An Agnostic and the Word of God

I came across an interesting paragraph in my reading Saturday. It comes from Losing Mum and Pup: A Memoir by Christopher Buckley, the son of William F. Buckley, Jr., who lost both of his parents to death during 2008. Buckley, a self-proclaimed agnostic (although not an obnoxious one), described going to the hospital to sit with his mother during her last few hours on earth:

I’d brought with me a pocket copy of the Book of Ecclesiastes. The line in Moby-Dick had lodged long ago in my mind: “The truest of all men was the Man of Sorrows, and the truest of all books is Solomon’s, and Ecclesiastes is the fine hammered steel of woe.” I’d grabbed it off my bookshelf on the way to Virginia, figuring that a little fine-hammered steel would probably be a good thing to have on this trip. I’m agnostic now, but I haven’t quite reached the point of reading aloud from Richard Dawkins’s The God Delusion at the deathbed of a loved one.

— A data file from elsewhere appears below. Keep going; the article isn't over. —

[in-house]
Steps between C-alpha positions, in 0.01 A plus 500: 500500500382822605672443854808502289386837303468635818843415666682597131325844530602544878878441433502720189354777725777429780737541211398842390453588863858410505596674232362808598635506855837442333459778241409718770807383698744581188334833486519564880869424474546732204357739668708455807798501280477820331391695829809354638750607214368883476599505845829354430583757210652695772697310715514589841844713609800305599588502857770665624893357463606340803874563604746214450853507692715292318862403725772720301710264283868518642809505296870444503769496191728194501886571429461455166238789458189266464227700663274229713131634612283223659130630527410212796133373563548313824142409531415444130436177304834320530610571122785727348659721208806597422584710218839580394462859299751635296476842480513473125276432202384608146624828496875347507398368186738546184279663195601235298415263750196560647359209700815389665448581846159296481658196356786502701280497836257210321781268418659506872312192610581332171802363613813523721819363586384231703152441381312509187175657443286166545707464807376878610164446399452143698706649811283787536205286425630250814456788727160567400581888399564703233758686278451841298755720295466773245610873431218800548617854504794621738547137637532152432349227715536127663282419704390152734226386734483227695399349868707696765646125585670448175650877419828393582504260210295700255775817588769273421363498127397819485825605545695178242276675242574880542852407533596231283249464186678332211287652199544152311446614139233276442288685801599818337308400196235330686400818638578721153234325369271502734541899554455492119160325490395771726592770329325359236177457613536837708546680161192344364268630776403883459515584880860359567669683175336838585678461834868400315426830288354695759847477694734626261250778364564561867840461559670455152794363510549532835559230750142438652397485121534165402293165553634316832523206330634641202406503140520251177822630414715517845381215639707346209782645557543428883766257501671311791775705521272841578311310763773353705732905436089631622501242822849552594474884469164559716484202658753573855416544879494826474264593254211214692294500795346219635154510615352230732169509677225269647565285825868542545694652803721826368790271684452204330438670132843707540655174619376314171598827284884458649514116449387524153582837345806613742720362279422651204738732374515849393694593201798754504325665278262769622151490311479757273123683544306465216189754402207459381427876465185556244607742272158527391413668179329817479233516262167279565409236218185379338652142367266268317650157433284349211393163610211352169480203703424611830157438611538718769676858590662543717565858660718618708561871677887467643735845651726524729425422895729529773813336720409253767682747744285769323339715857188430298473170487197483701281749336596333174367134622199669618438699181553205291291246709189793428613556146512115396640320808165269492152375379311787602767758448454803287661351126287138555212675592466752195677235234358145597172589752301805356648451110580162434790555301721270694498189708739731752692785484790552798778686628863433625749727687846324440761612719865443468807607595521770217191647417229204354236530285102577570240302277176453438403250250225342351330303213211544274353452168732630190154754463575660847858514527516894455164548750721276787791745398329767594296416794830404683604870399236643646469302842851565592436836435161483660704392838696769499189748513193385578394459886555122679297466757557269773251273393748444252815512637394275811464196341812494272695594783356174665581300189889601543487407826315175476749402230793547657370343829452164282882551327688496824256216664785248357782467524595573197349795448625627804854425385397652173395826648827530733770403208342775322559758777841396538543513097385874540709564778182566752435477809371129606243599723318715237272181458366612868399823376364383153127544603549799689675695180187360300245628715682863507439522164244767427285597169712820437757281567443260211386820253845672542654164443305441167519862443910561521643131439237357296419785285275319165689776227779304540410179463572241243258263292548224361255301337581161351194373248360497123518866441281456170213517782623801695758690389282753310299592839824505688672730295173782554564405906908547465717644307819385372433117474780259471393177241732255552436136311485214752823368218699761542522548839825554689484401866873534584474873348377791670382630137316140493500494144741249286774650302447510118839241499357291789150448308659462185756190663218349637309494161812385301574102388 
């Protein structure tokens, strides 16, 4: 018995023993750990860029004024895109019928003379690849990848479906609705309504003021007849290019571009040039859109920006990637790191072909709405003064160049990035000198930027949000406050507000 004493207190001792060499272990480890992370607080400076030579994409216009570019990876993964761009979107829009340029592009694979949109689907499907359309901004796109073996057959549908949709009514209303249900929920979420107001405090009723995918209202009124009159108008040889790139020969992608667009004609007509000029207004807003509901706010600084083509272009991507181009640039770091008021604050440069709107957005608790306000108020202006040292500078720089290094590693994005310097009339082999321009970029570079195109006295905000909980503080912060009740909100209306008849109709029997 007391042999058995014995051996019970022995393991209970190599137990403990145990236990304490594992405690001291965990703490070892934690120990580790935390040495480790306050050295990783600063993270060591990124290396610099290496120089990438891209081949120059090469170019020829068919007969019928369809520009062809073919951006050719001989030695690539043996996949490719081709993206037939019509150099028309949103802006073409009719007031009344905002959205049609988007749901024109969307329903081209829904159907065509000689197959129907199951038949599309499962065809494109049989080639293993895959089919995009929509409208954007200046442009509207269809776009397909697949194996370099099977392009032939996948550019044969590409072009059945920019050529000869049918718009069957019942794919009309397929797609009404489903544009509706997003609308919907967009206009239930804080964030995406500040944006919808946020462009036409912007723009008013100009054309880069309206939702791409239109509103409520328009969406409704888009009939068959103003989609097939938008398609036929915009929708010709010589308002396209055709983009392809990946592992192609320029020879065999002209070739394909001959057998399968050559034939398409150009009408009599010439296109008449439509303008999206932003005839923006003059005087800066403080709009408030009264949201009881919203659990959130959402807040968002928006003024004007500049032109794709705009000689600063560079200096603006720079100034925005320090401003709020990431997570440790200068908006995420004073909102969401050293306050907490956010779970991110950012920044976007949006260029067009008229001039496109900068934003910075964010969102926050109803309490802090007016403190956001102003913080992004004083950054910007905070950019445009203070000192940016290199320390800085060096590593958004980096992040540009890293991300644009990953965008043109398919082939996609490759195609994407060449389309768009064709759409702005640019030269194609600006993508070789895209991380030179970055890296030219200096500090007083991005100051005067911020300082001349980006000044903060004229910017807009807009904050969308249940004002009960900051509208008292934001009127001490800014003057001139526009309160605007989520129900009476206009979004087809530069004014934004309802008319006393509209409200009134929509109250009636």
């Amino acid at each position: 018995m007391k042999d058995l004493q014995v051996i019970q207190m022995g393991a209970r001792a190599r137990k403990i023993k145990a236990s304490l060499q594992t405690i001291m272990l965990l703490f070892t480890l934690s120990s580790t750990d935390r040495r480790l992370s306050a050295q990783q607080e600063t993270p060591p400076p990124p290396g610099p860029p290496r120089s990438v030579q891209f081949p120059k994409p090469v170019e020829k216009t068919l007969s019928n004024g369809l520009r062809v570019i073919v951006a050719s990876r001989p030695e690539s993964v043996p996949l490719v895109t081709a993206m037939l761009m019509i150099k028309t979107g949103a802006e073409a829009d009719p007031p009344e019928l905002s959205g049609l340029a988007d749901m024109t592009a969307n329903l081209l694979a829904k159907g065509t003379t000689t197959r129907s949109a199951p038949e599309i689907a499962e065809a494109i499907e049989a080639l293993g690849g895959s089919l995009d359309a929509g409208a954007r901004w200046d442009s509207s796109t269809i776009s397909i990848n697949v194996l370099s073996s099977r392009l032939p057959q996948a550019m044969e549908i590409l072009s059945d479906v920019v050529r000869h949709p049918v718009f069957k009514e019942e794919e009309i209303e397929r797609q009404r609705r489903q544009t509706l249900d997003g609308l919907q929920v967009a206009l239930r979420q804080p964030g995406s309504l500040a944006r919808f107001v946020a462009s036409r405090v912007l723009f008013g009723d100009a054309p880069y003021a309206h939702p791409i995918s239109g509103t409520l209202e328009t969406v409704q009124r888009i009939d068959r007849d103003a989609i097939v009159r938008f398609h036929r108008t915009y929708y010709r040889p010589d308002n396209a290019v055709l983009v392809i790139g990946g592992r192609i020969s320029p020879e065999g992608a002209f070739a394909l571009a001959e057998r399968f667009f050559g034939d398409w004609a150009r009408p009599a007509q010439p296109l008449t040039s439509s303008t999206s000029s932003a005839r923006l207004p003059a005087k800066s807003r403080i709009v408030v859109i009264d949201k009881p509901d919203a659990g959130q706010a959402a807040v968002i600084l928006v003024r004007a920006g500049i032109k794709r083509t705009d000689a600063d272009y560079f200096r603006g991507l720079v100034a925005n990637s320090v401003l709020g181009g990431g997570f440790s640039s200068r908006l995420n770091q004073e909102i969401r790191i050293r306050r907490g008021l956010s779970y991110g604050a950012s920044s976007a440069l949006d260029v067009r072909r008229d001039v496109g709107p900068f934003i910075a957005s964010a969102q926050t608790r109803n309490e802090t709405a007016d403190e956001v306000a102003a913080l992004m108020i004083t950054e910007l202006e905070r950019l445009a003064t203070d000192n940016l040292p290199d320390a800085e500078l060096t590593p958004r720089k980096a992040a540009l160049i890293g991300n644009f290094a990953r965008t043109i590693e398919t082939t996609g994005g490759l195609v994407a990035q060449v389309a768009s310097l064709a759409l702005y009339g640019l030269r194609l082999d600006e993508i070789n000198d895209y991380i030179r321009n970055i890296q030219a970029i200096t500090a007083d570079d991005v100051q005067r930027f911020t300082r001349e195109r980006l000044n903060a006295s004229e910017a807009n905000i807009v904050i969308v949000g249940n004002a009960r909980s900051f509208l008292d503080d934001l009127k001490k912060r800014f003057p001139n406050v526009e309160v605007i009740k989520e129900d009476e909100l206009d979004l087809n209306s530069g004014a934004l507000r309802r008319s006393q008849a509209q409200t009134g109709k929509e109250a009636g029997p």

It is interesting to me that in a time of crisis, an agnostic would still consider the Word of God an appropriate source of comfort. Could it be, that even in man’s fallen state, the reality that man was made in the imago dei (the image of God) still affects his decisions at some level?

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